CALLEBS: People are portraying this as just you know a bunch of multimillionaires who are just getting away from their homes, but these are real people.

UNIDENTIFIED FEMALE: Yeah, I think so. I mean, the multimillionaires aren't on cots at Qualcomm.


CALLEBS: Boy, that really says volumes and once again right here are the volunteers, let me chat with you for just a quick minute. I've seen you walk out here. What made you decide to come out and volunteer today? Why come here, when you could be doing so many different things today?

UNIDENTIFIED FEMALE: How can you not be here? That would be my question, actually, or my answer. How can you not be here? How can you not help your people?

CALLEBS: What is do it say about the people of San Diego? Because people in this line are being asked to pick up trash, hand out water, take food to people in the command center who have been working around the clock, very menial tasks, but you're up for that?

UNIDENTIFIED FEMALE: Yes. That is a duty. When he calls for help, it doesn't matter what you do, if you pick up the trash or you clean up. It's about being over here.

CALLEBS: What's it like when you walk through?

UNIDENTIFIED FEMALE: Sad. It's really sad. But, you know, it's the spirit about being over here. That's why we have to just empower ourselves, be strong for others that have less right now, and just say, OK, we're here together.

CALLEBS: Let me ask you, the pictures you saw after Hurricane Katrina, you didn't want a repeat of that. Is that one of the reasons you came here?

UNIDENTIFIED FEMALE: Yes, because I really wanted to be there and I couldn't. So, this time it's happening here. I'm here for them. Thank you.

CALLEBS: Thank you very much. Now those are so many of the heroes out here on the front lines that are doing this work, helping the firefighters who are out on the lines. There is just so much going on, Wolf that it's really hard to even talk about in the very limited amount of time we have. Wolf?

BLITZER: Sean, thanks very much. Thank those volunteers for us as well. The California governor, Arnold Schwarzenegger, saying the winds, the heat, and the drought and are creating this so-called perfect storm for fire and the results are devastating. (BEGIN VIDEO CLIP)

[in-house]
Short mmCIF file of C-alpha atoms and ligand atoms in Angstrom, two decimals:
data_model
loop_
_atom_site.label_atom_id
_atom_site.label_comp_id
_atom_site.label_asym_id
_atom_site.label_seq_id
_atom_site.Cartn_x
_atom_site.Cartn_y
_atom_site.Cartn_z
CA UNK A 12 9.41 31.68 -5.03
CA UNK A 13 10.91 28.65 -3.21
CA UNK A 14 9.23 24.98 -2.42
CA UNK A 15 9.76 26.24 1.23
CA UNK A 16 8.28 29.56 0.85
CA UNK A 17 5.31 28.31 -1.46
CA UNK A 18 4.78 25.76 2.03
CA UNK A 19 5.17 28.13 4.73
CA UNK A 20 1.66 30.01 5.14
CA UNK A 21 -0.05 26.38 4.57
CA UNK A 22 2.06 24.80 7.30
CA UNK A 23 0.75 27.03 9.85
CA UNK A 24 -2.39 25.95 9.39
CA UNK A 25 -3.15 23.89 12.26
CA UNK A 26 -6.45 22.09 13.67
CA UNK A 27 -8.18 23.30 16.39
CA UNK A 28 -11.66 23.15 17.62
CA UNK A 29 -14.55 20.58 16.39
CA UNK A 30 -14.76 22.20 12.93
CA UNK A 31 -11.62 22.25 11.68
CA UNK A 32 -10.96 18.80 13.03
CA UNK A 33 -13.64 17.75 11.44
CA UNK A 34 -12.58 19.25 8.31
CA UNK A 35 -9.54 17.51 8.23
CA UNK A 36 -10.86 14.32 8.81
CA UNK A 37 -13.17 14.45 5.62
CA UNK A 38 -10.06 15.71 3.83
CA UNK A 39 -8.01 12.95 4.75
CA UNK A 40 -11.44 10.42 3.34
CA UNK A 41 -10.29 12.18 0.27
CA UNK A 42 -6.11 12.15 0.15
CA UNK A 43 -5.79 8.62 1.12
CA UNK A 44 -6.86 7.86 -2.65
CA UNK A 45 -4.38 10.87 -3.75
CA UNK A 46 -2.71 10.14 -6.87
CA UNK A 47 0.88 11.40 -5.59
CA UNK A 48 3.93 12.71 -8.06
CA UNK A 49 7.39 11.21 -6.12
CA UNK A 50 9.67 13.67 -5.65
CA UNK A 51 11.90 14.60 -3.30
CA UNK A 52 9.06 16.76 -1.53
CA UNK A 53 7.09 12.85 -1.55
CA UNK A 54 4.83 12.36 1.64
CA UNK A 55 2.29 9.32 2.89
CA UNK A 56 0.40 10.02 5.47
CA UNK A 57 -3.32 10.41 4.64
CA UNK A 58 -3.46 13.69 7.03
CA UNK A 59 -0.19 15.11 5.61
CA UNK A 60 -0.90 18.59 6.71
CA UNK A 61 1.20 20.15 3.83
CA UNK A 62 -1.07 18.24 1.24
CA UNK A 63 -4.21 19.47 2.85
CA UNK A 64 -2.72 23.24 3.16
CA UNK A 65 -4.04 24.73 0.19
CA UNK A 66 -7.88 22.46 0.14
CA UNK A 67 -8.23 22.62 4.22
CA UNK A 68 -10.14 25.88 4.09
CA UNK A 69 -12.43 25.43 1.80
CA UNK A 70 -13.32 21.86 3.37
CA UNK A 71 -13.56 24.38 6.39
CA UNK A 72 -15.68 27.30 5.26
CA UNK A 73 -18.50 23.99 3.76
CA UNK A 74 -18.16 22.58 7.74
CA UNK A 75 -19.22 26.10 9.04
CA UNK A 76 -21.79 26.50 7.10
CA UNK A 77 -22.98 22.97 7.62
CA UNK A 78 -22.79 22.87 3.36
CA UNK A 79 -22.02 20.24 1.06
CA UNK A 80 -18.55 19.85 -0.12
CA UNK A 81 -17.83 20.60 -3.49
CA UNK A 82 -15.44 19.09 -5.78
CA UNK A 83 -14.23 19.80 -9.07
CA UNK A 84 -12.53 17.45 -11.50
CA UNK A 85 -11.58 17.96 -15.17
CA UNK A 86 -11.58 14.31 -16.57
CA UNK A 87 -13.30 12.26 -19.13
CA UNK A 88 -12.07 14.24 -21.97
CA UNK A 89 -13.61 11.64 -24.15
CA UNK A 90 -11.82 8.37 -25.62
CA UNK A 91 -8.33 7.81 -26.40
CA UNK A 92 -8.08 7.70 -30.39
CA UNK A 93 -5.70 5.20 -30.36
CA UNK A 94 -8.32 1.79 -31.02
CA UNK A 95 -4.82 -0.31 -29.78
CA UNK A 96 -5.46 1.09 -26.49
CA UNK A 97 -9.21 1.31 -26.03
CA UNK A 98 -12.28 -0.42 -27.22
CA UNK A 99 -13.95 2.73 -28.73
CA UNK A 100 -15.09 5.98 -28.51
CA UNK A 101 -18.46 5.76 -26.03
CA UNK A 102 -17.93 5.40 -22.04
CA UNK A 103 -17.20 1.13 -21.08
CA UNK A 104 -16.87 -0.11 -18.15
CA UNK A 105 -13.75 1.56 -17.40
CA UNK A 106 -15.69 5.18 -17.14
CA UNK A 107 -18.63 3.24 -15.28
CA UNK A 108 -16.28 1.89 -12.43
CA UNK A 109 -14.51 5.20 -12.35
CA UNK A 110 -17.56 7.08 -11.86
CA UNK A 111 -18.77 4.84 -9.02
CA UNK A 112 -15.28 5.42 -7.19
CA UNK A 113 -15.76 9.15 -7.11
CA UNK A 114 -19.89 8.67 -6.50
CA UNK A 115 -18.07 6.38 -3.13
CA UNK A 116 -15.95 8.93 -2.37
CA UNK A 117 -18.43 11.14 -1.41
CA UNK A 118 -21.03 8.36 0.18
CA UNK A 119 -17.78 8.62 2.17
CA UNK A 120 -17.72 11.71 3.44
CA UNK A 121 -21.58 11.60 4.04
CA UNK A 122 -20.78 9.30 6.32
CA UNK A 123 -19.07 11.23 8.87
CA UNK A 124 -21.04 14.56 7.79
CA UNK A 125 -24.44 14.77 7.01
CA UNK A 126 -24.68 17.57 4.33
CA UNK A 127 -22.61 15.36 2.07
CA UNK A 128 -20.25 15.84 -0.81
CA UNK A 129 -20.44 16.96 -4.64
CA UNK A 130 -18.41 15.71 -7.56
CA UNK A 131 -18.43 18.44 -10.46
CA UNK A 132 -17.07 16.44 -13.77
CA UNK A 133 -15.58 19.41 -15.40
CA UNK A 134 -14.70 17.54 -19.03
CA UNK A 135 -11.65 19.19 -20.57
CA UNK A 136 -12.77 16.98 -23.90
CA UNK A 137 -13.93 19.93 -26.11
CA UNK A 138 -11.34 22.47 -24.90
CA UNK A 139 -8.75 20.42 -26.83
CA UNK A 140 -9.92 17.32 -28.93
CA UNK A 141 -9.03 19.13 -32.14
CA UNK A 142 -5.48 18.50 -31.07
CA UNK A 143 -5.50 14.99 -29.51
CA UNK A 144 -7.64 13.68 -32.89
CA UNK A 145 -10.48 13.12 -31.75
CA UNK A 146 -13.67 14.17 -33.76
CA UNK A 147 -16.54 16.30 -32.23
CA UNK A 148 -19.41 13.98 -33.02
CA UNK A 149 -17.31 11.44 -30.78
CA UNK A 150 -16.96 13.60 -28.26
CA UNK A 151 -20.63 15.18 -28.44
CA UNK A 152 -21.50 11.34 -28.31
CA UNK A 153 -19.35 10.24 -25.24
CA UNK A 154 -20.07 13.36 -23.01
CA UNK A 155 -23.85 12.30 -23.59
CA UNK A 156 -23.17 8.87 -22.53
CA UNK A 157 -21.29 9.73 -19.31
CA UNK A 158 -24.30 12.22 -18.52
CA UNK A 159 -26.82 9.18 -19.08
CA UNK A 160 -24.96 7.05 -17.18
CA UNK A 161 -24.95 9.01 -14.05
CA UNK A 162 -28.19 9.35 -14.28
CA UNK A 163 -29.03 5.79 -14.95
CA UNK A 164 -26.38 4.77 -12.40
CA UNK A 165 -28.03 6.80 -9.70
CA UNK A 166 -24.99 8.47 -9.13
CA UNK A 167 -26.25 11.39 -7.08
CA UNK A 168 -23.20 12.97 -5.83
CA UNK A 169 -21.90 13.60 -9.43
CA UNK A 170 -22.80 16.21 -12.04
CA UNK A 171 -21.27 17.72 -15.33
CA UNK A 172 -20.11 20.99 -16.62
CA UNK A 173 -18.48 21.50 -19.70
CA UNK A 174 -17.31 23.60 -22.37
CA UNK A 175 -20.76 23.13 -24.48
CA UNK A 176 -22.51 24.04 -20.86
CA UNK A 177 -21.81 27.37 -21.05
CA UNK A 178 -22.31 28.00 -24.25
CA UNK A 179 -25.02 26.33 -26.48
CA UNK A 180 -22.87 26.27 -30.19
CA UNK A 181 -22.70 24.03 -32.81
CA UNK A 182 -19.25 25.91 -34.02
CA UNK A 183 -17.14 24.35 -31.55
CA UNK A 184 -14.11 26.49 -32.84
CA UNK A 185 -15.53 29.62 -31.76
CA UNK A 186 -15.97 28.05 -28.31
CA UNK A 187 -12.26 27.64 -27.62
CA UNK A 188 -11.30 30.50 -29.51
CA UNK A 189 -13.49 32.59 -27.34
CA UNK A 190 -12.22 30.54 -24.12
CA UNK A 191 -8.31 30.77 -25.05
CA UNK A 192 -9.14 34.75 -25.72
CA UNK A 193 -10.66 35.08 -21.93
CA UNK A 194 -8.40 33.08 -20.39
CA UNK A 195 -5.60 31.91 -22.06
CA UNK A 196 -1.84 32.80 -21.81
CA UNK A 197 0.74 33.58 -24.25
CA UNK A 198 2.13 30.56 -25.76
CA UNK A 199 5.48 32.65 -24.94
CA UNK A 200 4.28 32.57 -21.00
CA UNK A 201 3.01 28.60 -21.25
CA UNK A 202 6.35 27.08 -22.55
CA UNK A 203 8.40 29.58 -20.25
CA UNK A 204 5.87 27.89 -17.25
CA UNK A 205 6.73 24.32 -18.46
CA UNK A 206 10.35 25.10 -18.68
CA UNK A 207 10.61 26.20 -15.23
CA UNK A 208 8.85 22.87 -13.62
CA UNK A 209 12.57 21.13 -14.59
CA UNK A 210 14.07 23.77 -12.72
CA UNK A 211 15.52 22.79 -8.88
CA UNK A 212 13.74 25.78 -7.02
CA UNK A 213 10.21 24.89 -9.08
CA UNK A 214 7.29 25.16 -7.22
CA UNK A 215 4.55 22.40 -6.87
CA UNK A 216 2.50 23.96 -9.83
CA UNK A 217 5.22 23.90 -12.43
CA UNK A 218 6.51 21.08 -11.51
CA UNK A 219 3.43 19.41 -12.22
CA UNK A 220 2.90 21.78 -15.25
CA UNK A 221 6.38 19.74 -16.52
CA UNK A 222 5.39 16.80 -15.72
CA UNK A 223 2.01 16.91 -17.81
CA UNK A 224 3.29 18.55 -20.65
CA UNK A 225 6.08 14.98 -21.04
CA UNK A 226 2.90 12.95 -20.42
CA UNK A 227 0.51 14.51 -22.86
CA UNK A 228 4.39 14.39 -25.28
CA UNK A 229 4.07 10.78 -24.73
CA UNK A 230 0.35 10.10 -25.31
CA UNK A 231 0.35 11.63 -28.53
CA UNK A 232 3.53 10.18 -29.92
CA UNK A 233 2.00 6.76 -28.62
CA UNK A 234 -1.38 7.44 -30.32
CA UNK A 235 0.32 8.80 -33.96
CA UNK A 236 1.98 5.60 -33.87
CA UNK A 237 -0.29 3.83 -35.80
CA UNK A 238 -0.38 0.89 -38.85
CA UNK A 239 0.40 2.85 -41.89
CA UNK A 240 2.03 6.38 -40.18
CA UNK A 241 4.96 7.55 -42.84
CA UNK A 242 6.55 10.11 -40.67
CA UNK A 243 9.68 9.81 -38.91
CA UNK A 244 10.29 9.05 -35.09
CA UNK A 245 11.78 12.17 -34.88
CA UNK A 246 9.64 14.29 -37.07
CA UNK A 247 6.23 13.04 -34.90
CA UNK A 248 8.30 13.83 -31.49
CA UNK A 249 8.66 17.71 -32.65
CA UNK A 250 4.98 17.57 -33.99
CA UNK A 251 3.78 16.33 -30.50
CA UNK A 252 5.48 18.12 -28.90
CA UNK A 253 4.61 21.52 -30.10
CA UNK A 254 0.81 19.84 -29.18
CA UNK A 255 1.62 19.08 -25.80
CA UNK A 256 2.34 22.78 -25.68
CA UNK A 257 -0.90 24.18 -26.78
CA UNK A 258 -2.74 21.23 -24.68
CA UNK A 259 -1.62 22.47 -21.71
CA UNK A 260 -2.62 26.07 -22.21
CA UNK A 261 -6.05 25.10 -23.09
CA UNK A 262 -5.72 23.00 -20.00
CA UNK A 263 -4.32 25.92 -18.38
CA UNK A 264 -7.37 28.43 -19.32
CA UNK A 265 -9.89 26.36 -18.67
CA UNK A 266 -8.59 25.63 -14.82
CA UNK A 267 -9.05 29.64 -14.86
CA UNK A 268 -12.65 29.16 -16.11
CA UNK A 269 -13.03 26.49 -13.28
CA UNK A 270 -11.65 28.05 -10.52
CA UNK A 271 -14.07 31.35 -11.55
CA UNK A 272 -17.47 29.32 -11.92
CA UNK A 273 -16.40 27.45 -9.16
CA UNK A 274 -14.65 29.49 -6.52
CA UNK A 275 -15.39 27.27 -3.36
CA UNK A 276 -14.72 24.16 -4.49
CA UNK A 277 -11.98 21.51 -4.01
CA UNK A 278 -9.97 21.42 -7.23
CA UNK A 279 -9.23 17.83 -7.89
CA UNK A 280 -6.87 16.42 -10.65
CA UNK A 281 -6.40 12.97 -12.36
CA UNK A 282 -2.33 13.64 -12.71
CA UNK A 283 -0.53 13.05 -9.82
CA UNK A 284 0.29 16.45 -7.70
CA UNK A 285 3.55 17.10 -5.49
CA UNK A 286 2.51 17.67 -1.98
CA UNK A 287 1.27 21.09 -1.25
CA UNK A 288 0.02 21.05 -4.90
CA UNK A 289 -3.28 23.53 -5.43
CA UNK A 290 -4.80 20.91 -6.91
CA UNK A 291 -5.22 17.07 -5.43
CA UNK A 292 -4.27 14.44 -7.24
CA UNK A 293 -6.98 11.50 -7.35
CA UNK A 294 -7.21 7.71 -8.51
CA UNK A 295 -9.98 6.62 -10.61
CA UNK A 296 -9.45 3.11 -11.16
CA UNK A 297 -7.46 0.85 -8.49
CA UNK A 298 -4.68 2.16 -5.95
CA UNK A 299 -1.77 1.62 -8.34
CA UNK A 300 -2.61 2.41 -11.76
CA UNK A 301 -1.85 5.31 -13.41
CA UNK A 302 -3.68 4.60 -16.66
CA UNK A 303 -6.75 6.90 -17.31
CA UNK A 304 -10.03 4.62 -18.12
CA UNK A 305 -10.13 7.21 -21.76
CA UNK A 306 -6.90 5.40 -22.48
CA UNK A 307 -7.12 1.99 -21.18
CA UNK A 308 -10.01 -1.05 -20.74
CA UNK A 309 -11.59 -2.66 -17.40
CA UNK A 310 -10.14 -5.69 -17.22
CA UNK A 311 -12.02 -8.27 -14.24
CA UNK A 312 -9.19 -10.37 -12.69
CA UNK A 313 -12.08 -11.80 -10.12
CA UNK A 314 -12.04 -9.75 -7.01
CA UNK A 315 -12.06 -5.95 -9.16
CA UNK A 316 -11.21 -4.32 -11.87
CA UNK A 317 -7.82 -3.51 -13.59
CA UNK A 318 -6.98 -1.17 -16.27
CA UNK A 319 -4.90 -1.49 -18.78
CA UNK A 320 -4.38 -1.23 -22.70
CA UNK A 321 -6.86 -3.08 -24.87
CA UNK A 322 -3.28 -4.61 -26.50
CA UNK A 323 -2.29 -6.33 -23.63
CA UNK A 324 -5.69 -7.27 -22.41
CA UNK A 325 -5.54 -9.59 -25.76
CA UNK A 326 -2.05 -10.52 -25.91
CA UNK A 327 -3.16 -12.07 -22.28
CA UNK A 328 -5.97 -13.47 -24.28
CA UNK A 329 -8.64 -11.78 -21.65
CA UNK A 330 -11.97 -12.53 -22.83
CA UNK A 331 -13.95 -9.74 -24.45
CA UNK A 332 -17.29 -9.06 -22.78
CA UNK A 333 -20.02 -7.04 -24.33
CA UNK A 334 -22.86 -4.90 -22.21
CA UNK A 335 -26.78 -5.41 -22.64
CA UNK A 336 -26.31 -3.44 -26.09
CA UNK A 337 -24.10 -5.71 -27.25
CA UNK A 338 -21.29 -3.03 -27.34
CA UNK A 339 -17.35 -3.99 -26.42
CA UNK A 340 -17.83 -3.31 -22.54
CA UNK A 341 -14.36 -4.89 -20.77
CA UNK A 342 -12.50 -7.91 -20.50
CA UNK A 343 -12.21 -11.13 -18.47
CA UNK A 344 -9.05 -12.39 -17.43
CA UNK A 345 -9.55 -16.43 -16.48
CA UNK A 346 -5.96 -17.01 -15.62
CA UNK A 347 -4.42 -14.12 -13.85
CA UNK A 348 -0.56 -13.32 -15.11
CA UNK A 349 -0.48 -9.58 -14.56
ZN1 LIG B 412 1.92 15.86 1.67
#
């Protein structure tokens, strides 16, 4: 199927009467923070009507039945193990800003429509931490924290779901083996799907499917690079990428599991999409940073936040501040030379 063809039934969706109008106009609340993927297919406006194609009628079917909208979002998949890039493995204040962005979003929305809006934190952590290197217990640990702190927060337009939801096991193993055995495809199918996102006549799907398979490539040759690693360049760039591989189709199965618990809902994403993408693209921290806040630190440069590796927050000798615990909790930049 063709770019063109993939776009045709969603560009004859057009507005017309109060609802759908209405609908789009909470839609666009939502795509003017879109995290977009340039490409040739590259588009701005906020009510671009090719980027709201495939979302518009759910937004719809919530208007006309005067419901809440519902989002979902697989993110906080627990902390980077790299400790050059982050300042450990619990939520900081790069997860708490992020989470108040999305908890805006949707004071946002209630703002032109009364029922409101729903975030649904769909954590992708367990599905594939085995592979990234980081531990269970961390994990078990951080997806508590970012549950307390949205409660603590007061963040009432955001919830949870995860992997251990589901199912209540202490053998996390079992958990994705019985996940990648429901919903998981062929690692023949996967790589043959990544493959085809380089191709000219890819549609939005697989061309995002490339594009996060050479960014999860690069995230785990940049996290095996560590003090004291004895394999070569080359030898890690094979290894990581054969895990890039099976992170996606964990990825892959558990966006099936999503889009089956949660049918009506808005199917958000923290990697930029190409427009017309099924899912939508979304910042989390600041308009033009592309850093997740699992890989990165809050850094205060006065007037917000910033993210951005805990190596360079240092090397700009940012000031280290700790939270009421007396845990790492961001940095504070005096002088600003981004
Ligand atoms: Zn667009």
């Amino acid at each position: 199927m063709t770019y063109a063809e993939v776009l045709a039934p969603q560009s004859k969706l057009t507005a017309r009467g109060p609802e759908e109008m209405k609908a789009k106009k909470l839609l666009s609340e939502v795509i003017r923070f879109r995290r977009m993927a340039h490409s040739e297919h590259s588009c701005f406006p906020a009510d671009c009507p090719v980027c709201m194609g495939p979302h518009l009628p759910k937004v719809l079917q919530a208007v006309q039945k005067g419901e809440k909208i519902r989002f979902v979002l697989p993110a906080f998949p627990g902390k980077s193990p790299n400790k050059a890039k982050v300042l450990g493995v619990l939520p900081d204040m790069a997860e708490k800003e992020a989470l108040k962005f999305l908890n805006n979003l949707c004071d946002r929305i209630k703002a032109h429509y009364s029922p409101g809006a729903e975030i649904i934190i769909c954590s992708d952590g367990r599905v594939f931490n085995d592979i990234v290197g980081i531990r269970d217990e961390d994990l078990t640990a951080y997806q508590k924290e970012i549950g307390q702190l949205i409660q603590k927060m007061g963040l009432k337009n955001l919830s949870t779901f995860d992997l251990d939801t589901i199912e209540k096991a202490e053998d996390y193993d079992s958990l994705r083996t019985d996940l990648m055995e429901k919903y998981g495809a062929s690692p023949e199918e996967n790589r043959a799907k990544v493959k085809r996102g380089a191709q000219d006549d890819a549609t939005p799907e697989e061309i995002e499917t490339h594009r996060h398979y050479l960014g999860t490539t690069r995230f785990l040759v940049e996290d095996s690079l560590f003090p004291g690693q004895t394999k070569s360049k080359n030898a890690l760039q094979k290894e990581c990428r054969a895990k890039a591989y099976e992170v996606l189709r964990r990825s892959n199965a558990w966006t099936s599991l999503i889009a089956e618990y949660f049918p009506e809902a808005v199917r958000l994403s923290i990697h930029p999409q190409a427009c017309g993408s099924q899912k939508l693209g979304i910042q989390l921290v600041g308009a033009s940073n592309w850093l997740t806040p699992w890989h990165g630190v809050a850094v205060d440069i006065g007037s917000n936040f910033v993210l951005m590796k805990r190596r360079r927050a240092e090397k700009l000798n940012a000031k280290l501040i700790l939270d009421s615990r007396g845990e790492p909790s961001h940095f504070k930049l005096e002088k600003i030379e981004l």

GOV. ARNOLD SCHWARZENEGGER (R), CALIFORNIA: I mean I'm heartbroken to see these kinds of things because these are people that have saved their money for many, many years, and they finally got their home, they live in their homes and then all of a sudden you know from one hour to the next, these homes are destroyed. So I think that we have to do everything that we can to help these people on a state level, local level and also federal level to get them the money to get back on their feet as quickly as possible.


BLITZER: Governor Schwarzenegger spoke after touring the damage in the Lake Arrowhead area. We'll be speaking with his wife, Maria Shriver. That's coming up shortly.

Not everyone is following the evacuation orders. Our affiliate KFMB talked to one man who lost his last home in the devastating Cedar fire four years ago. He's staying behind, determined not to go through that again.


UNIDENTIFIED REPORTER: You've been out here all night, fighting these fires basically, huh?

MICHAEL LUSTAG, FIRE VICTIM: Well I live across the canyon. And although I caught hell from my wife for staying behind, she left with our four young kids and is staying in a hotel down in the city, San Diego. And I stayed behind, because we had lost a house in the Cedar fire. And the few possessions I was able to take from that house are here at this house. And I didn't want to lose those few possessions, plus all the other memorabilia that we've accumulated since then.

UNIDENTIFIED REPORTER: It's certainly a risky move, staying behind, especially when there are mandatory evacuations in place.

LUSTAG: I had packed up what I could in my car and if got too risky, I was planning on leaving. But we have a lot of defensible space from a fire standpoint around our house. And this was verified by a fire captain, who came and did a survey and looked over our house. So, I didn't feel like we were in -- like I was in great risk.


BLITZER: These are live pictures of this new fire that we're just getting in, courtesy of affiliate KCAL in Castaic, California. You can see these flames, such a prominent picture. And it's happening all over southern California and areas as far north as close to Santa Barbara, all the way south to the Mexican border.